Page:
The New Generation Z in Asia: Dynamics, Differences, Digitalisation
Type: Book
ISBN: 978-1-80043-221-5

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Book part
Publication date: 11 December 2007

Ira W. Lieberman, Ioannis N. Kessides and Mario Gobbo

This chapter is intended to provide the reader with information and insights on the transition or transformation from socialism to a market economy in what are generally…

Abstract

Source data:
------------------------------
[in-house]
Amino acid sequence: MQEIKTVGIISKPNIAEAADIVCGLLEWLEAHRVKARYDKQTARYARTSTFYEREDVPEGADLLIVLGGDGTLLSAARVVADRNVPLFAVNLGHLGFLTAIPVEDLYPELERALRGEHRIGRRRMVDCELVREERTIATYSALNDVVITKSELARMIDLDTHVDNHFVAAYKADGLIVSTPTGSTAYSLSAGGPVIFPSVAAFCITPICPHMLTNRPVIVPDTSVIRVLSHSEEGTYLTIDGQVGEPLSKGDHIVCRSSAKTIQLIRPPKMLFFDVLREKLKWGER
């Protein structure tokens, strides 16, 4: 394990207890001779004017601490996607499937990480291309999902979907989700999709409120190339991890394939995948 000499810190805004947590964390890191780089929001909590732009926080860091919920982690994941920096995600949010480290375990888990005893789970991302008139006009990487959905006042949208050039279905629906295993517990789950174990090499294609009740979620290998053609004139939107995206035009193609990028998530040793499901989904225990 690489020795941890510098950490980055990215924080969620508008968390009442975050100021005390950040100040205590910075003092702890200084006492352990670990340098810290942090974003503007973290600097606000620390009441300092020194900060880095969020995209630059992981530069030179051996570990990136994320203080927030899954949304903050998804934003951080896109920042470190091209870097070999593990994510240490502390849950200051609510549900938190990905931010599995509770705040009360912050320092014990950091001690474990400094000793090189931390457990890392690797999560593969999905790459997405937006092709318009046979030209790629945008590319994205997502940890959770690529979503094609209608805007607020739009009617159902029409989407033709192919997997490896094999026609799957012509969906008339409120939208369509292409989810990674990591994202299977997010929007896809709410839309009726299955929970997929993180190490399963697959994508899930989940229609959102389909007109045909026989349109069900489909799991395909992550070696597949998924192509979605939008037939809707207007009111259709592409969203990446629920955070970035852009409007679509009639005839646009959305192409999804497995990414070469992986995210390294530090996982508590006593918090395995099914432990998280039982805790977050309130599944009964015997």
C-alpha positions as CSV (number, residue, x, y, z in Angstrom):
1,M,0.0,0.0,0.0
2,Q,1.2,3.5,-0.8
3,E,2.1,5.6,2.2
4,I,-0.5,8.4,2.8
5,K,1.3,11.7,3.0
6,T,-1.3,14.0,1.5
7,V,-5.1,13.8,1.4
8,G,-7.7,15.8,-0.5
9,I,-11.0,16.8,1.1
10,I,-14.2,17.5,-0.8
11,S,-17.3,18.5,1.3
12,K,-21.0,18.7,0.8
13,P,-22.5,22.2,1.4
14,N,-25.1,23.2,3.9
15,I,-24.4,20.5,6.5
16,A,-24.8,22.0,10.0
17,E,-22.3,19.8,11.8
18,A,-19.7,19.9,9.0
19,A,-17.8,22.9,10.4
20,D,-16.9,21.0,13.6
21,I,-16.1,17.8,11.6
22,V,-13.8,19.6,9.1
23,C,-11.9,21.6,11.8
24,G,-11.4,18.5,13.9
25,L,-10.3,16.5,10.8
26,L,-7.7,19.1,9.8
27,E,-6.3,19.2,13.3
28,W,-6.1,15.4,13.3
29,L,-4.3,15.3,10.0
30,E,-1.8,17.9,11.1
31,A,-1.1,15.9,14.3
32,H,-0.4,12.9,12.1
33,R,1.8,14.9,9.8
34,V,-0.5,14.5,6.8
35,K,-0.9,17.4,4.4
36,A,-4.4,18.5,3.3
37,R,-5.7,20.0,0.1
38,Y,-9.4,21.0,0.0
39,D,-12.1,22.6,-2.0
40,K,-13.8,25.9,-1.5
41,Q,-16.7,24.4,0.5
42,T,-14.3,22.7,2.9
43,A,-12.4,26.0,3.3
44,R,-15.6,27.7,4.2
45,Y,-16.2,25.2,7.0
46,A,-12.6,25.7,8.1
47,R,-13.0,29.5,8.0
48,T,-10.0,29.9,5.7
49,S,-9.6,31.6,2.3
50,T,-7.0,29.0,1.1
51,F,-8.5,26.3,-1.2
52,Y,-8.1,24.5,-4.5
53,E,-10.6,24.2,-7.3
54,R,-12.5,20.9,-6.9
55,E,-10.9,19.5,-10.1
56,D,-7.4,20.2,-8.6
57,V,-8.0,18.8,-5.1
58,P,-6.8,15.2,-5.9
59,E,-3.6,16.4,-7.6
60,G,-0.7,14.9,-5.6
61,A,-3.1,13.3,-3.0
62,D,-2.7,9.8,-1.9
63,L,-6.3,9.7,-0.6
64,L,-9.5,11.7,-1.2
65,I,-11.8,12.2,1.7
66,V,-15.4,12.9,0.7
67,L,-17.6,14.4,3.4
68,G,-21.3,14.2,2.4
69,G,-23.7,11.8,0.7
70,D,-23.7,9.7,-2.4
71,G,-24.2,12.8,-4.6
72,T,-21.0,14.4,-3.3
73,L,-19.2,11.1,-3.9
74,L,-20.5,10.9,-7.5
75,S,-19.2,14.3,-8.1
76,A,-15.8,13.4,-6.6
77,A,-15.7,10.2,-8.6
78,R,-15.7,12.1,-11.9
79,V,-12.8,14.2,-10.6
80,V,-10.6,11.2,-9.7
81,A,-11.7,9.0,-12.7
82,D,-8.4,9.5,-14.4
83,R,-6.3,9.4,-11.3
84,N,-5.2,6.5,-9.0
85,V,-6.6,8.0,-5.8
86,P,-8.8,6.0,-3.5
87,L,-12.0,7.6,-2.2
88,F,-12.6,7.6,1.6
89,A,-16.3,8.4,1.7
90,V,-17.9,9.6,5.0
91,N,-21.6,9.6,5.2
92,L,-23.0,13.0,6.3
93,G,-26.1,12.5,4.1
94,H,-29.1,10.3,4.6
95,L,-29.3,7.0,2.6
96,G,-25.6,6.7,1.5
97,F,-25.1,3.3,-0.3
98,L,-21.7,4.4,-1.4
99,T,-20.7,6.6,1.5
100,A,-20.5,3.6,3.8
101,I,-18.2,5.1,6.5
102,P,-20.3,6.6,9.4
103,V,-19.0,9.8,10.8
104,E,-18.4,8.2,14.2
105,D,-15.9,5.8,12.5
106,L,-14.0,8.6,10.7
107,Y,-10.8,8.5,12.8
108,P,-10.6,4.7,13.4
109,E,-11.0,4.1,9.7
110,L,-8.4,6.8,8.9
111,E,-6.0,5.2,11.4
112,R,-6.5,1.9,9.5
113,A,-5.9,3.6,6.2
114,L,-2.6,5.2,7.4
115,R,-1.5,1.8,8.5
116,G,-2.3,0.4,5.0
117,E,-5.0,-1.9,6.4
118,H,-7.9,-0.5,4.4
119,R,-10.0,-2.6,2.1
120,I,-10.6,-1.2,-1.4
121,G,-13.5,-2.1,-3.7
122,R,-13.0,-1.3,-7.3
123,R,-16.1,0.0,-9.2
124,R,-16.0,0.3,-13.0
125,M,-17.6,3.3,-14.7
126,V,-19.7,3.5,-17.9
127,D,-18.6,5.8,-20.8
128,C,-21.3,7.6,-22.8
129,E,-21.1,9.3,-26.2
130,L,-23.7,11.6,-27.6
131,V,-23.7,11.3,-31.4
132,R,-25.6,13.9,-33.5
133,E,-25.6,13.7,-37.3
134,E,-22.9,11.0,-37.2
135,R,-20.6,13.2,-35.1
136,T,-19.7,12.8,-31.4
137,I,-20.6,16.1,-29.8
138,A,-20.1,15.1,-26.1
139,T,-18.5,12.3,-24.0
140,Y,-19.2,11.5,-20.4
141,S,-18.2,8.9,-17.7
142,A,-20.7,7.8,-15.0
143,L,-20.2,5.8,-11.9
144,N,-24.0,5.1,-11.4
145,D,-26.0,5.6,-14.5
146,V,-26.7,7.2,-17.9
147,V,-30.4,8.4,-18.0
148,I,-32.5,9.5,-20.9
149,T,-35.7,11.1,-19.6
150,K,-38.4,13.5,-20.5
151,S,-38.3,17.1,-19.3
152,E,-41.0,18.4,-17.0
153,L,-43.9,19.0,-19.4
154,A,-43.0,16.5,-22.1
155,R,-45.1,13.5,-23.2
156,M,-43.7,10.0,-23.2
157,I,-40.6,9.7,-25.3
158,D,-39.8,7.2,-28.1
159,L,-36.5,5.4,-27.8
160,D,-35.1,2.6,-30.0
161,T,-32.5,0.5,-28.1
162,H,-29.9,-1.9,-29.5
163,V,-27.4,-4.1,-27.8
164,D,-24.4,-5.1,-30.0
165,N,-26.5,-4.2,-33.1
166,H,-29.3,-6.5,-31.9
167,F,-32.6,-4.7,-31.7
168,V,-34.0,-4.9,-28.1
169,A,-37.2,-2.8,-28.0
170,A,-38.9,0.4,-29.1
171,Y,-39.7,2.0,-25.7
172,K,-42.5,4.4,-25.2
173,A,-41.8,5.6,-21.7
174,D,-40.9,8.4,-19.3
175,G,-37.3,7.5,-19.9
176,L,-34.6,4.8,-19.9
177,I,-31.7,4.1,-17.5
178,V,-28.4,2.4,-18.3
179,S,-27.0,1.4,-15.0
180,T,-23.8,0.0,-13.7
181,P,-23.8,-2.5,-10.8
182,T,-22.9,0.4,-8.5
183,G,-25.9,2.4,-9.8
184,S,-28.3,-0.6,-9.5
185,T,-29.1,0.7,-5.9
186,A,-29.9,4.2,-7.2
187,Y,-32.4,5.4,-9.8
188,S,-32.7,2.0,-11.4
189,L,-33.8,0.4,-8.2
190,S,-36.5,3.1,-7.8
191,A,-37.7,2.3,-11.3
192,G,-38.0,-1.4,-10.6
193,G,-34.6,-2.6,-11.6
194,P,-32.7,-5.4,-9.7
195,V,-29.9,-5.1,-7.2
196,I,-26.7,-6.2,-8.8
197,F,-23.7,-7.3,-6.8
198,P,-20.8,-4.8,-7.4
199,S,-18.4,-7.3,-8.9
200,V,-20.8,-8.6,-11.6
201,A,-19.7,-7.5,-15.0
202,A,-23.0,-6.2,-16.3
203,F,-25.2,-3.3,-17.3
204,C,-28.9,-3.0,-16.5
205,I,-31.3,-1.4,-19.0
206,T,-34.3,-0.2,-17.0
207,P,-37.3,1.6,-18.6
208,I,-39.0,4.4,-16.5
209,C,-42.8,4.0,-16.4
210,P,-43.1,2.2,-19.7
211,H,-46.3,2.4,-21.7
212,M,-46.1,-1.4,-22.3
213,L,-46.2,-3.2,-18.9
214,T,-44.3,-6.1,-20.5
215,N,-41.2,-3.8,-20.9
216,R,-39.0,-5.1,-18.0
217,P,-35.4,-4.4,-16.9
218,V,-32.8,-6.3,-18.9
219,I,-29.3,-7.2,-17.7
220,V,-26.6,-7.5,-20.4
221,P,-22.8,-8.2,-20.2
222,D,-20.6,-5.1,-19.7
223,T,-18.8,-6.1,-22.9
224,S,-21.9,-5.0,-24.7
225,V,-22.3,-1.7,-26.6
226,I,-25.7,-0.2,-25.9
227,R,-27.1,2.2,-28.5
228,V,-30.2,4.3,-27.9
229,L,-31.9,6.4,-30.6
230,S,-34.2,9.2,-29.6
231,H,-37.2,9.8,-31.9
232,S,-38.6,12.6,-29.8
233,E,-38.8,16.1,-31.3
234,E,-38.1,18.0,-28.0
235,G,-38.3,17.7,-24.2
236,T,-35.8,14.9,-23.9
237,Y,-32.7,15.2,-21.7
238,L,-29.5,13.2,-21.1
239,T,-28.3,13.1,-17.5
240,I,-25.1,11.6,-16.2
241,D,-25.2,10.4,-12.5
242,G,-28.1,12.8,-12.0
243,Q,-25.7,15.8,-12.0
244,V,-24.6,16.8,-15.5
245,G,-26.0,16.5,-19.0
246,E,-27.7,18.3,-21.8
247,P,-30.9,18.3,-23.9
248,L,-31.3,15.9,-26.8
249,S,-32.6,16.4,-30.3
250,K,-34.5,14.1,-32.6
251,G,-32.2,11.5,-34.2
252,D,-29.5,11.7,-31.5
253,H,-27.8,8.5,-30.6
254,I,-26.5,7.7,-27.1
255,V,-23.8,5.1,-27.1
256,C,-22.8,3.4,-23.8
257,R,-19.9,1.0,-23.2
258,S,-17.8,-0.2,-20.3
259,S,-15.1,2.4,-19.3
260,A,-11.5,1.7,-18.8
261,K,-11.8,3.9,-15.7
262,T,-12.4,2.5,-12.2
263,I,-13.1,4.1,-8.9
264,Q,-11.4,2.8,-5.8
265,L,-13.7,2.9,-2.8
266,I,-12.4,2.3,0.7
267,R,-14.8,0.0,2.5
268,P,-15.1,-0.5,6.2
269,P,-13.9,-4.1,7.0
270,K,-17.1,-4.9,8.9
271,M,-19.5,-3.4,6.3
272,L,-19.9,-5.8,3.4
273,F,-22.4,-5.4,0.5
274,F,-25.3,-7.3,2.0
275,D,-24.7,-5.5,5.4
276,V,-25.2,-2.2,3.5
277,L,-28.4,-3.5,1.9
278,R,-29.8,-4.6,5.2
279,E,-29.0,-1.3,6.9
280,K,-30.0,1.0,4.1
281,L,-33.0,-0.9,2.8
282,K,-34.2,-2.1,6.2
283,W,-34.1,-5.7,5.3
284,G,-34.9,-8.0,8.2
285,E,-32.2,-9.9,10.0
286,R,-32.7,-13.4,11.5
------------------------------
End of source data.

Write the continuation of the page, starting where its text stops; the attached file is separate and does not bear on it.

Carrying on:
This chapter is intended to provide the reader with information and insights on the transition or transformation from socialism to a market economy in what are generally termed the transition economies. This includes countries in Central and Eastern Europe (CEE), the Commonwealth of Independent States (CIS), sometimes referred to as the Former Soviet Union (FSU), the South East European (SEE) countries, sometimes referred to as the Balkans and the major socialist economy of Asia, China. The chapter covers the critical years of reform for most of these countries, from 1990 to 2000. Some transition economies started reforming earlier, such as China which has continued state-owned enterprise (SOE) reforms to the present time. Other transition countries, primarily the SEE economies, lagged due to the conflict which raged throughout most of the region and the period of isolation which followed, particularly for Serbia. China and Serbia are sui generis for a number of reasons. They will be referenced as examples in this chapter, but they will not form part of the core statistical and data analysis.